Designer Focus: Vaqar
Was there a particular moment that made you decide you wanted to work in fashion?
At the beginning when we started Vaqar we just wanted to do something together that we were both interested—and with an aim to make money. I decided to be more serious in our endeavors when I noticed that I was putting so much care, energy and time into each piece. It mattered so much, so I knew we had to devote more time to it all.
I understood there was not any other type work that could challenge me like fashion does; I always want to be better and better in this craft.
In your opinion, what’s the problem with fashion today?
The problem is that there are just a few brands in the fashion scene that are able to determine the new trends; they have the ability to introduce the new trends through different ways of advertising. Consumers, on the other hand, usually don't bother to try other trends that are uncommon—they look to larger market trends rather than taking risks with emerging designer's work.
There are fewer individuals that are still loyal to their own taste and admire a piece due to its originality based upon their own style. Accordingly, designers sometimes have to adapt themselves with the trends even if they don't like it in order to sell their pieces, which I believe leads a designer's mind to stop thinking creatively.
Has your relationship with clothing changed as you delve into the fashion world?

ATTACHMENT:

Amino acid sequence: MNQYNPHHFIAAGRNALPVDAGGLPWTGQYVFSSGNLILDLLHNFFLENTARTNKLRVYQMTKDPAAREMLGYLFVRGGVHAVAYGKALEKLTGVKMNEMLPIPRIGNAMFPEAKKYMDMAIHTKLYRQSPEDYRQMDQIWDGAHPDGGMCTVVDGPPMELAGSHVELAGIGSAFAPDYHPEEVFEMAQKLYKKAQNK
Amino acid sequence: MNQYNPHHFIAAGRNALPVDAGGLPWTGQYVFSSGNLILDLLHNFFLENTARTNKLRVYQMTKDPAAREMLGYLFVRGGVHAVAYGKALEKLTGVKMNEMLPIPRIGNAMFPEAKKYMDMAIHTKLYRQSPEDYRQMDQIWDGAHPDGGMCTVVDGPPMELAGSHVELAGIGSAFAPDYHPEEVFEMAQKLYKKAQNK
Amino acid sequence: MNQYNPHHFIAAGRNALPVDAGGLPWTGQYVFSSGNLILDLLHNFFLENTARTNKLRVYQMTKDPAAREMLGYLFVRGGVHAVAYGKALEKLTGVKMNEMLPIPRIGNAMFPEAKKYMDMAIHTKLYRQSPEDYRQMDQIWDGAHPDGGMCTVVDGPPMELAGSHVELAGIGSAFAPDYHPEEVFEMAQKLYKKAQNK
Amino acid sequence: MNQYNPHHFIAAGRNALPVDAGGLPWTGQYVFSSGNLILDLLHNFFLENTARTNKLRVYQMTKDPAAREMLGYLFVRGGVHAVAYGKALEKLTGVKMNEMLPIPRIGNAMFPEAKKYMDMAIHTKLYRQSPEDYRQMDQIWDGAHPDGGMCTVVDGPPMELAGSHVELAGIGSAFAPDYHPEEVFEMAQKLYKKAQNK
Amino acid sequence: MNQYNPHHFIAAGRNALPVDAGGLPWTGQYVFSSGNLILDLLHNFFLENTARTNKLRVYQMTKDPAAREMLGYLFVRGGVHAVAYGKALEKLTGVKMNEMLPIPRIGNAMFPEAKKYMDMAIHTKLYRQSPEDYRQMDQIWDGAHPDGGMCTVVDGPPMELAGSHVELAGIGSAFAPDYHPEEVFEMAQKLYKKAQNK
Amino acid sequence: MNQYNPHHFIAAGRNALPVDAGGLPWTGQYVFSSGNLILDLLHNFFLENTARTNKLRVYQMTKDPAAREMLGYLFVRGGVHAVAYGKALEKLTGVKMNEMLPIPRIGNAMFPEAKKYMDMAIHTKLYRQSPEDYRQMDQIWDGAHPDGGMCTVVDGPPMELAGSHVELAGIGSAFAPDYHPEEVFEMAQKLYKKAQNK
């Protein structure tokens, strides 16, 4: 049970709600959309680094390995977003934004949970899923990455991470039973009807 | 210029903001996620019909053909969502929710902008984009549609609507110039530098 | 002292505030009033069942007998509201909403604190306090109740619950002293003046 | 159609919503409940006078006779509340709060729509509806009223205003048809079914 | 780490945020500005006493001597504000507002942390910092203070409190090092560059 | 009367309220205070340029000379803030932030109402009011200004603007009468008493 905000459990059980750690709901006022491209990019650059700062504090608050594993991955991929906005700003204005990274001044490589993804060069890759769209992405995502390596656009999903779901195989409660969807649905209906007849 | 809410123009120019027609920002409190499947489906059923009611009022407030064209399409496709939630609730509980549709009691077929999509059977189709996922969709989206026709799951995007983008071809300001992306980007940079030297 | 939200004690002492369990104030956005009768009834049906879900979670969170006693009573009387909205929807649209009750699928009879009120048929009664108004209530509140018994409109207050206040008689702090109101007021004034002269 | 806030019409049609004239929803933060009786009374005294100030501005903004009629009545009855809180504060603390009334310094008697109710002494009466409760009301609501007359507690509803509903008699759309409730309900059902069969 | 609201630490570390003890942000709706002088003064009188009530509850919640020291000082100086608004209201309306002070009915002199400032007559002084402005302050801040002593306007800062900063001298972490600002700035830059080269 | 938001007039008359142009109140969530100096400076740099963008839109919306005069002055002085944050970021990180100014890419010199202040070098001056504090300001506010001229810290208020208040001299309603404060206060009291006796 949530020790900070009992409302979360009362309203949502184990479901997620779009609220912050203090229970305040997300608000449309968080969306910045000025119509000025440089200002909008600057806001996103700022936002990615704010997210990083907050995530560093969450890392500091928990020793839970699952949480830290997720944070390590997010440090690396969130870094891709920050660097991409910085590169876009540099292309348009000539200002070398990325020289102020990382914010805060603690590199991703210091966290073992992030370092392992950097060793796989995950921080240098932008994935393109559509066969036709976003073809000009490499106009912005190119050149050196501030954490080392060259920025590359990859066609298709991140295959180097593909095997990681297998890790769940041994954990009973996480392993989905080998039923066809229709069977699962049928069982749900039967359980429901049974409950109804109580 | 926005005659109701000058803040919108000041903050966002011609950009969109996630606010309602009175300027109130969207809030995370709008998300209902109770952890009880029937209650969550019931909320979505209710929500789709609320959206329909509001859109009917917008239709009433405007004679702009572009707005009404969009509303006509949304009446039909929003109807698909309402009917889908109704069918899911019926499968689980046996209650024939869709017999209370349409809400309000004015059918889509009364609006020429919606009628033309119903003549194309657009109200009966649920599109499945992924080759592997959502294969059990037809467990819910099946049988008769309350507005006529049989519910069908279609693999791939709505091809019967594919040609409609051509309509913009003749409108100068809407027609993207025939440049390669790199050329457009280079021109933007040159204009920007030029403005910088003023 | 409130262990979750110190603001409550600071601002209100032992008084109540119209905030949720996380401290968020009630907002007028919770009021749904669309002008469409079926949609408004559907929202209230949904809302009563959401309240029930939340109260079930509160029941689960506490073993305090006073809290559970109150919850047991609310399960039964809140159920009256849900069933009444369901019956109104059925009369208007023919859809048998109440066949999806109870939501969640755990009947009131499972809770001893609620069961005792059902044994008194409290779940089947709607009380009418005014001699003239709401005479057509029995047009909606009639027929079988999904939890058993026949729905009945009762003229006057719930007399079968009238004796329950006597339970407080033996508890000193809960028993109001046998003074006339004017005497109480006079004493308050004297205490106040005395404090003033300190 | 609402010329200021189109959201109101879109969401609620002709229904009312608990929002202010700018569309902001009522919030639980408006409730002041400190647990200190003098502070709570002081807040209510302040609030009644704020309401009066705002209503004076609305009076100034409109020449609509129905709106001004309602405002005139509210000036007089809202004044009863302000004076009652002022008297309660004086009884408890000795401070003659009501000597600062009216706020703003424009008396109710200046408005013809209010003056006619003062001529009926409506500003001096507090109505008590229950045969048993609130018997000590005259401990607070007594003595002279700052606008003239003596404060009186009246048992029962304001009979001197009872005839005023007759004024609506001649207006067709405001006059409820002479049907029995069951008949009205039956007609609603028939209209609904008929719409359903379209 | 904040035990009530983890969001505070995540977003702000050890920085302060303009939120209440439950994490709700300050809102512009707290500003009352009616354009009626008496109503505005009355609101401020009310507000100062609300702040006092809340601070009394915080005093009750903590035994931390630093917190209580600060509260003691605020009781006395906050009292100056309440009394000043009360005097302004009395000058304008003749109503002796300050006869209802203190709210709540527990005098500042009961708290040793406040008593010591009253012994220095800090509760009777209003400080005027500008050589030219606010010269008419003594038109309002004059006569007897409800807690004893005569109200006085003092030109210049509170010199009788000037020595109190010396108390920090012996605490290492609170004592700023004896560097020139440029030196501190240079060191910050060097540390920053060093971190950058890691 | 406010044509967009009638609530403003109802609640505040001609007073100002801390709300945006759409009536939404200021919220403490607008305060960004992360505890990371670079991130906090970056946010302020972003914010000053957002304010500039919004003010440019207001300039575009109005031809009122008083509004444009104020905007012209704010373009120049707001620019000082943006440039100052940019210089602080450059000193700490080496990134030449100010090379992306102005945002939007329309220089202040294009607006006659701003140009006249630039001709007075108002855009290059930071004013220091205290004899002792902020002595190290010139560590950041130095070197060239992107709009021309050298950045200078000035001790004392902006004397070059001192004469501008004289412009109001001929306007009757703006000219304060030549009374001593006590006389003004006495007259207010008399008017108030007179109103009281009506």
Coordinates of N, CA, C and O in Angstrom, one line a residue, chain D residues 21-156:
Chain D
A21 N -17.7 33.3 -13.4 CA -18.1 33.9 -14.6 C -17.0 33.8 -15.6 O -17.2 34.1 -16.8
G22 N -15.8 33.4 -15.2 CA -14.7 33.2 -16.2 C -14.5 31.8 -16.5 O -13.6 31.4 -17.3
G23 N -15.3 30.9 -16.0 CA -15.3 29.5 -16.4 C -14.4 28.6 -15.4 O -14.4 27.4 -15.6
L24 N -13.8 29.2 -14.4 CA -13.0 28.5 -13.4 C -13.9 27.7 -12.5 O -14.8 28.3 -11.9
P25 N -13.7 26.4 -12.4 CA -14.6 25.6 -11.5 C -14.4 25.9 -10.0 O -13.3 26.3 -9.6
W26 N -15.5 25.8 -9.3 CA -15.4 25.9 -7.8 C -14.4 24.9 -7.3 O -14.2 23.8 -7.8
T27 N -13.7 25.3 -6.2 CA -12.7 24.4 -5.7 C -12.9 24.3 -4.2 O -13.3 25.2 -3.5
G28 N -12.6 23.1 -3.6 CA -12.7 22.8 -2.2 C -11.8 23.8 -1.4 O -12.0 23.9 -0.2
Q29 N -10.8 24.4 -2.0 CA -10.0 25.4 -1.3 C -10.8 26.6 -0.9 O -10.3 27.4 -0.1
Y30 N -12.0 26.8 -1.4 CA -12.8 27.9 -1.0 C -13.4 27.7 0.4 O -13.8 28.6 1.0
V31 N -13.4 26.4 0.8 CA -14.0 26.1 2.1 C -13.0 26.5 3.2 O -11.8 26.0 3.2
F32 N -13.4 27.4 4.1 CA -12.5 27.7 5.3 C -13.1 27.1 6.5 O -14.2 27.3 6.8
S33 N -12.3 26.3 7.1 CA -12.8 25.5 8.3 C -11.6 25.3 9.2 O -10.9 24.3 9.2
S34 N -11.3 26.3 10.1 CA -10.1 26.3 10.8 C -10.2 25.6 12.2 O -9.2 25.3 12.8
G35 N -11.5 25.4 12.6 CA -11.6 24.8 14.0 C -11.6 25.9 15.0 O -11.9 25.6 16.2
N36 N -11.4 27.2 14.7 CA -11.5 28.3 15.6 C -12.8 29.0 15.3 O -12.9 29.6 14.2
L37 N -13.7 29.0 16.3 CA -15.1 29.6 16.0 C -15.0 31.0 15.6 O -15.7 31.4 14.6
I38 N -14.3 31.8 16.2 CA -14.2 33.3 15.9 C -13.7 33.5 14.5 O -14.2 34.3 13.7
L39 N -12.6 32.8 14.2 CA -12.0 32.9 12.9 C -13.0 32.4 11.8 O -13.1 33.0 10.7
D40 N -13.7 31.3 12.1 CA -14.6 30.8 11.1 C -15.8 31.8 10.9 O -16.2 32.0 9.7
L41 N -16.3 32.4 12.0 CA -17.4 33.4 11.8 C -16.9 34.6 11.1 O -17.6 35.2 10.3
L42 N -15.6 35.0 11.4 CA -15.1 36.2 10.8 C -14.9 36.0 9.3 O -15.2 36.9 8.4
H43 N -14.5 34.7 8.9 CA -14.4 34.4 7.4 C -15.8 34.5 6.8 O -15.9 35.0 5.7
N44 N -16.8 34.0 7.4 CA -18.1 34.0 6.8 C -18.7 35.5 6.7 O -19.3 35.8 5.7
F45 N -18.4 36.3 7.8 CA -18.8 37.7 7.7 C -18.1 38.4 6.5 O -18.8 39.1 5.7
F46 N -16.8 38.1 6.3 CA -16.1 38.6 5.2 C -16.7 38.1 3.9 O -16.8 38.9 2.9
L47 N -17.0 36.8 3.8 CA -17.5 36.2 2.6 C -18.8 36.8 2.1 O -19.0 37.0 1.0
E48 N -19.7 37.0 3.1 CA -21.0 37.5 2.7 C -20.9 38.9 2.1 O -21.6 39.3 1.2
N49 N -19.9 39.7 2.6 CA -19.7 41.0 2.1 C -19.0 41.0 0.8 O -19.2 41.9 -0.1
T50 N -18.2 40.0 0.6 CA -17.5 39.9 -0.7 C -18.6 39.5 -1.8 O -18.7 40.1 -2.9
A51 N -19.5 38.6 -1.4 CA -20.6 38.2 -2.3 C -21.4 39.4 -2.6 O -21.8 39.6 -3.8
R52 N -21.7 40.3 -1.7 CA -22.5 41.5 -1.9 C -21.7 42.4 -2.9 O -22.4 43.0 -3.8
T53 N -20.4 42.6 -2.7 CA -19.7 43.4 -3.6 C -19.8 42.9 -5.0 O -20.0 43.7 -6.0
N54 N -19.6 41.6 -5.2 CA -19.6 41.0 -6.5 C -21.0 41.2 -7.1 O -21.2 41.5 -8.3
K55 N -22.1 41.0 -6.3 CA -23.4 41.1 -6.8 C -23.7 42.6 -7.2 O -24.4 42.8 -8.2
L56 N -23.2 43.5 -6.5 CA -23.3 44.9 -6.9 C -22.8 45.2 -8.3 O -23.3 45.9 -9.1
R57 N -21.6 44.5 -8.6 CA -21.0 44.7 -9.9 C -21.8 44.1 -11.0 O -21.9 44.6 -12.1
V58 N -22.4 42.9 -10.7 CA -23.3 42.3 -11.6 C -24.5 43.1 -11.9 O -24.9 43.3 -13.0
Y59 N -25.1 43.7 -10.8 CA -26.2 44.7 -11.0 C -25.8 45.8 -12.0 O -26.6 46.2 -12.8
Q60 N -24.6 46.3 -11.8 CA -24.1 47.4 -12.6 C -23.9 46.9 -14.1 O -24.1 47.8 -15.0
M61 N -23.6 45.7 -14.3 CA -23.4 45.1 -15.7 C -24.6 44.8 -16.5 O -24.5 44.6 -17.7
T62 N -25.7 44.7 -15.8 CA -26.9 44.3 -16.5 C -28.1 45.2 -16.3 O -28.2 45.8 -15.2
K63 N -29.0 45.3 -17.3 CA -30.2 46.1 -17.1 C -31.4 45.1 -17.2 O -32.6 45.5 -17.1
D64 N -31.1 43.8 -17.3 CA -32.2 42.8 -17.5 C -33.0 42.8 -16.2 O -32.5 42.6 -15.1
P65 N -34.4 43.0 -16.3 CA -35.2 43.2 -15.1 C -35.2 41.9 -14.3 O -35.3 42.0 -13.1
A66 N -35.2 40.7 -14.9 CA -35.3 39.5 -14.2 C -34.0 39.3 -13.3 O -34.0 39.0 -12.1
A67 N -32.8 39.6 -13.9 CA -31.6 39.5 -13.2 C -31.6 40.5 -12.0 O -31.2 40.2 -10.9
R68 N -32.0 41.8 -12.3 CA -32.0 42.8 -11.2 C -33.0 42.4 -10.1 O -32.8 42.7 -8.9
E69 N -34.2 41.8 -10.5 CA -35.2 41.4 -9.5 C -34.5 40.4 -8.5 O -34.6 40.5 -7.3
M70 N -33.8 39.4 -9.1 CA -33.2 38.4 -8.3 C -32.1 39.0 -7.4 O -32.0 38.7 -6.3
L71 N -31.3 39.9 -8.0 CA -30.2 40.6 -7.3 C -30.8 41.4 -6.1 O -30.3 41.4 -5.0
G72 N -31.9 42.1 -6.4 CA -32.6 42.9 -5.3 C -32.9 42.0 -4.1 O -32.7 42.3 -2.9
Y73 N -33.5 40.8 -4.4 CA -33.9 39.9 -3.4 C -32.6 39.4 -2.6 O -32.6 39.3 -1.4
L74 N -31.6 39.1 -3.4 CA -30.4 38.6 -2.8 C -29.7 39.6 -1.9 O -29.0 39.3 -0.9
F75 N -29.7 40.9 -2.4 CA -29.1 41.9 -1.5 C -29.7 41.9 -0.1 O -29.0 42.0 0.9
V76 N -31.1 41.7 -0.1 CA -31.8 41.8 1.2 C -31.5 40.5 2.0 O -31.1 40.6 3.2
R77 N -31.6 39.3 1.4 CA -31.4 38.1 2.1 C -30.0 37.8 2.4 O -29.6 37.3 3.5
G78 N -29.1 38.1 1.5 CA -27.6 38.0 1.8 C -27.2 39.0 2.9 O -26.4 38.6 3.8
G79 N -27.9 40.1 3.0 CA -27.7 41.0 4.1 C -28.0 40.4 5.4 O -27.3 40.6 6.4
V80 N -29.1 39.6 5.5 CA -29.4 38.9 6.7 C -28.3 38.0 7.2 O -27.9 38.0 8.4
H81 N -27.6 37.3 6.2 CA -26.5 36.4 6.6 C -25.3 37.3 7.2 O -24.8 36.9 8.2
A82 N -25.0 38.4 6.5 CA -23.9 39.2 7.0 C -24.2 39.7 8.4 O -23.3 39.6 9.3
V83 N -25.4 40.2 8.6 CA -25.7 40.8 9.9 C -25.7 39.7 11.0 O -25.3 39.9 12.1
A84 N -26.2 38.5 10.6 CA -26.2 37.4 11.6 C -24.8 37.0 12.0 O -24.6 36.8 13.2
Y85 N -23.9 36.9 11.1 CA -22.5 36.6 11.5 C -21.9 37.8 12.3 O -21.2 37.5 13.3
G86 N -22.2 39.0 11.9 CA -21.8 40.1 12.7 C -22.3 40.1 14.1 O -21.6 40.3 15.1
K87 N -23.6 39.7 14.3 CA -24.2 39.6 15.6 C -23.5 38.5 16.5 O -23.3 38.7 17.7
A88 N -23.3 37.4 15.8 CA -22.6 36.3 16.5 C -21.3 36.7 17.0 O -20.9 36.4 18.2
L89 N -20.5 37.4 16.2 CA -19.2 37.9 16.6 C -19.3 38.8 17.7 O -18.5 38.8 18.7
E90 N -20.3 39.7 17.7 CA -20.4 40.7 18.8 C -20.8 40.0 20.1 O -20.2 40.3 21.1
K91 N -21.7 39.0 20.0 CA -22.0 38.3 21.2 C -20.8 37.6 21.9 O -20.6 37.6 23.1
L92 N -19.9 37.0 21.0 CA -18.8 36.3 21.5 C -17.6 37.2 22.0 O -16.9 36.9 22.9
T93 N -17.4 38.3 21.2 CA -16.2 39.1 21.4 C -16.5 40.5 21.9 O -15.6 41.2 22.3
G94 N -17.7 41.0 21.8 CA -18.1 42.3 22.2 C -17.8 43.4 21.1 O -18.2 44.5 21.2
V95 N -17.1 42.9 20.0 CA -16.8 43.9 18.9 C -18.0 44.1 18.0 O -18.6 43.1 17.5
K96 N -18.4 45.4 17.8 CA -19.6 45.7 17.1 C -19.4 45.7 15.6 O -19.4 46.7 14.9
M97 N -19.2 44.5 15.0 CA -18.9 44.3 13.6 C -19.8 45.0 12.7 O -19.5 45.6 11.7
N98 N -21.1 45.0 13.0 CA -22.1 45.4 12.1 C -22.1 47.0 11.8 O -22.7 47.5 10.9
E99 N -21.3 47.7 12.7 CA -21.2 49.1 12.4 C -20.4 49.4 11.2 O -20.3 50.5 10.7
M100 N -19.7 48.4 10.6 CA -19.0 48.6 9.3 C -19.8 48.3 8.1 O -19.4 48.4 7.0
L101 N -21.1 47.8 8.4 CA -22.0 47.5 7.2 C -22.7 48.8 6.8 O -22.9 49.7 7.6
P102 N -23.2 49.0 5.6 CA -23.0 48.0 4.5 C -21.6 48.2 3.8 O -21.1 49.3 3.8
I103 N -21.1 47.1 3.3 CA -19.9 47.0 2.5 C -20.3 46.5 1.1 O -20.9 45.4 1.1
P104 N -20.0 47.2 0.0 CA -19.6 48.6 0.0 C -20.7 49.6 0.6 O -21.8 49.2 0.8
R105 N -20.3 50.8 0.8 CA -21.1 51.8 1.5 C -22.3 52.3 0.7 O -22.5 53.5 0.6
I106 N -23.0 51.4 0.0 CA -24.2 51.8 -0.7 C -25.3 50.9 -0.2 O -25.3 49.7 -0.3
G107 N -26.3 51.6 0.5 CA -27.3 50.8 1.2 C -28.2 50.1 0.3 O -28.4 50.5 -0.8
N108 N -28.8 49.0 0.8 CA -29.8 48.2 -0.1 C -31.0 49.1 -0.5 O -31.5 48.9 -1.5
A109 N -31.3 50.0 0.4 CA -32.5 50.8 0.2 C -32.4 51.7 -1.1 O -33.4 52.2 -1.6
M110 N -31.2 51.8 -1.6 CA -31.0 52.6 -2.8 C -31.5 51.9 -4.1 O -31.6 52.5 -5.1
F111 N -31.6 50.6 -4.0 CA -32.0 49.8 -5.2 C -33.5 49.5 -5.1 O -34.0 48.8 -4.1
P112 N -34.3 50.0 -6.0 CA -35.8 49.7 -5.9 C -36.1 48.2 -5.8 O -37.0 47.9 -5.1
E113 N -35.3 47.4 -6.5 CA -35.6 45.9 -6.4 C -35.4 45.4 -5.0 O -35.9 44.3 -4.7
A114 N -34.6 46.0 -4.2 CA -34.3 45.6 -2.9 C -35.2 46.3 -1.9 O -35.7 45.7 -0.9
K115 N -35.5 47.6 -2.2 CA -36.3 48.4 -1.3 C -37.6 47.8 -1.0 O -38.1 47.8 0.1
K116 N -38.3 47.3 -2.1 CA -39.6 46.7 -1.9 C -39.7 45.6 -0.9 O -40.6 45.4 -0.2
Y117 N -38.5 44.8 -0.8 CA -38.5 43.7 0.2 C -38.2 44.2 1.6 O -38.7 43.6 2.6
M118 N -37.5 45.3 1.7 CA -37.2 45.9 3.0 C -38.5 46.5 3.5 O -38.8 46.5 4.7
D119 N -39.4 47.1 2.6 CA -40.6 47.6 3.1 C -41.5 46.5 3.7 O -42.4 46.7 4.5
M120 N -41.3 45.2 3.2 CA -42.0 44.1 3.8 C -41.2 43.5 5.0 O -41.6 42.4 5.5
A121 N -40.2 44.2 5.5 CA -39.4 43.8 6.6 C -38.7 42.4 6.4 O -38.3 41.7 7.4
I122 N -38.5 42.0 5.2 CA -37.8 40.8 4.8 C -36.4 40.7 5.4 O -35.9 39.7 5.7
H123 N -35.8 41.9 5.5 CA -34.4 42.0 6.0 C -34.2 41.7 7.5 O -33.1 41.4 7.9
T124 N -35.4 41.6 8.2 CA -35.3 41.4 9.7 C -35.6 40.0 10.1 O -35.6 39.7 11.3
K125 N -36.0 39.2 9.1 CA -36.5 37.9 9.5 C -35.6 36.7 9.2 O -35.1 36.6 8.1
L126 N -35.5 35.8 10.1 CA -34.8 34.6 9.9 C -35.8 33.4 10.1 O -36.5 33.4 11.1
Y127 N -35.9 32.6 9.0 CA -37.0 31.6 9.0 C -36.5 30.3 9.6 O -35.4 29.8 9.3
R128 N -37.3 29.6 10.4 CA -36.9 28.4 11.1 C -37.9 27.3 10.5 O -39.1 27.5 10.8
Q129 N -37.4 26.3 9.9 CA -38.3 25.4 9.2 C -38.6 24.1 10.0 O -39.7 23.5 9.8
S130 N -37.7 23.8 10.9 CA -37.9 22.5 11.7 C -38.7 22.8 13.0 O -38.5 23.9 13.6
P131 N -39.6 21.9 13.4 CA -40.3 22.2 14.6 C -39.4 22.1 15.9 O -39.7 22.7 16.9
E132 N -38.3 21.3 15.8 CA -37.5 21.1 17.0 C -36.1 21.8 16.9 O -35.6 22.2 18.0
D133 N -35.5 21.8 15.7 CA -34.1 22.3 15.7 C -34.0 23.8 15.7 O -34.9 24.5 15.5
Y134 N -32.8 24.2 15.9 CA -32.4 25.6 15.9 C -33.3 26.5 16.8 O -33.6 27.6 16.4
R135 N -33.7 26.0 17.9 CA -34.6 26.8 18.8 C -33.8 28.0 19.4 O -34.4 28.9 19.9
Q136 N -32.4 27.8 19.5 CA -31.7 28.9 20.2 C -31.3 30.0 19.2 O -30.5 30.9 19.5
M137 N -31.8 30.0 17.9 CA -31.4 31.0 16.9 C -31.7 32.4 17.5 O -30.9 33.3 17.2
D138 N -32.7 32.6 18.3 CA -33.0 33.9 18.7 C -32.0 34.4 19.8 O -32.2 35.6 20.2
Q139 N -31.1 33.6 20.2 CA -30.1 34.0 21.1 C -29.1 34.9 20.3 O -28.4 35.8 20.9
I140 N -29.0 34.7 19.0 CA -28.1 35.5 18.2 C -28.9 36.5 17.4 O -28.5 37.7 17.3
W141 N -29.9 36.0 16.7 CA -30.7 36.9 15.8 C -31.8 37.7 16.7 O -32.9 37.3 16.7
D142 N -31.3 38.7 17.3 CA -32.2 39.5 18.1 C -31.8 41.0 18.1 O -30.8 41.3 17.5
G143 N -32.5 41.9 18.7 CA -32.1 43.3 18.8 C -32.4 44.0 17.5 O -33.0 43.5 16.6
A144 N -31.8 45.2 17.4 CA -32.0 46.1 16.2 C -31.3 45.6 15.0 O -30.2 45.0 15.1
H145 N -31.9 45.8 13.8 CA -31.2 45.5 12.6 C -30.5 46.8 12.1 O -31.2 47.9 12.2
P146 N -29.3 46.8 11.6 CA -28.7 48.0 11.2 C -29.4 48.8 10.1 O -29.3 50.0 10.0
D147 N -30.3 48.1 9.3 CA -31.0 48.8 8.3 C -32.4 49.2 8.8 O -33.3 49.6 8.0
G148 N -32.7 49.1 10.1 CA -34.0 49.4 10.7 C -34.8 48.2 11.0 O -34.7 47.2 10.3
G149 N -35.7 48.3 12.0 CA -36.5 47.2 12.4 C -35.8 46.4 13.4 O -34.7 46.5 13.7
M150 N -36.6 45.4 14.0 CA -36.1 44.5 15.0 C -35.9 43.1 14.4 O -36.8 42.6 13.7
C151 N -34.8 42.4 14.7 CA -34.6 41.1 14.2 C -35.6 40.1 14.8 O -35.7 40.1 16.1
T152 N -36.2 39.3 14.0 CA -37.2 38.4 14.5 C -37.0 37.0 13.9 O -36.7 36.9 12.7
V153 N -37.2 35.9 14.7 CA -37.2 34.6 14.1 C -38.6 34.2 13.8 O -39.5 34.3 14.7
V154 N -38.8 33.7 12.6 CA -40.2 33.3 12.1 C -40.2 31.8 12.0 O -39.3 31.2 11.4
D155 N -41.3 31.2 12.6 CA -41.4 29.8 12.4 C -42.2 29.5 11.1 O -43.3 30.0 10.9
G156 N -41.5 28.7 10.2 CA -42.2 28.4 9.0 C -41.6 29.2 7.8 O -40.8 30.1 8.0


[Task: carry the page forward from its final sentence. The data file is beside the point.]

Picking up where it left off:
It has definitely changed. My perception of the beauty of a piece of clothing used to be just about the appearance of the piece and the way it looks on the wearer, but now I consider a garment as an individual part that has its own story of creation. The value of it is more than its beauty; it's about the story behind it, the feeling, or even the culture it reflects when it is worn and the character it gives to the wearer.
What are the trials and tribulations of being an emerging designer?
There are numerous problems that an emerging designer faces, but I think these problems are even bigger if you are a fashion designer in a country where the industry has just started to develop and there are other obstacles due to the political situations that limit the designer's activity. Given the rules and auditing in Iran, it is a big challenge to be coordinated with the global fashion scene. The fashion sector in Iran is not very serious and fashion designers have little support; there is a lack of official organizations to support new designers educationally, financially, and commercially as well.
The problem in finding material recourses and manufacturers and the challenge to convince buyers to take a look at the collections are the other major problems. There is not a common system in Iran where you can show your collection to buyers to find stockists; most of the online shops and boutiques sell items with SOR system; in order to speed up the process of cash flow, we have to manage private trunk shows ourselves, which is both time consuming and costly.
Image: Shirin Vaqar
What do you feel are the most important ingredients in building a brand?
I suppose having an interesting story is a big help to build up a brand because it assists the audience in having a clearer image of brand. Another important ingredient is to know the audience and to know who you are designing for. I also think it is very important to build up good relationships and be as active as possible in social media, as it plays a large role in both the fashion industry and consumer culture in general.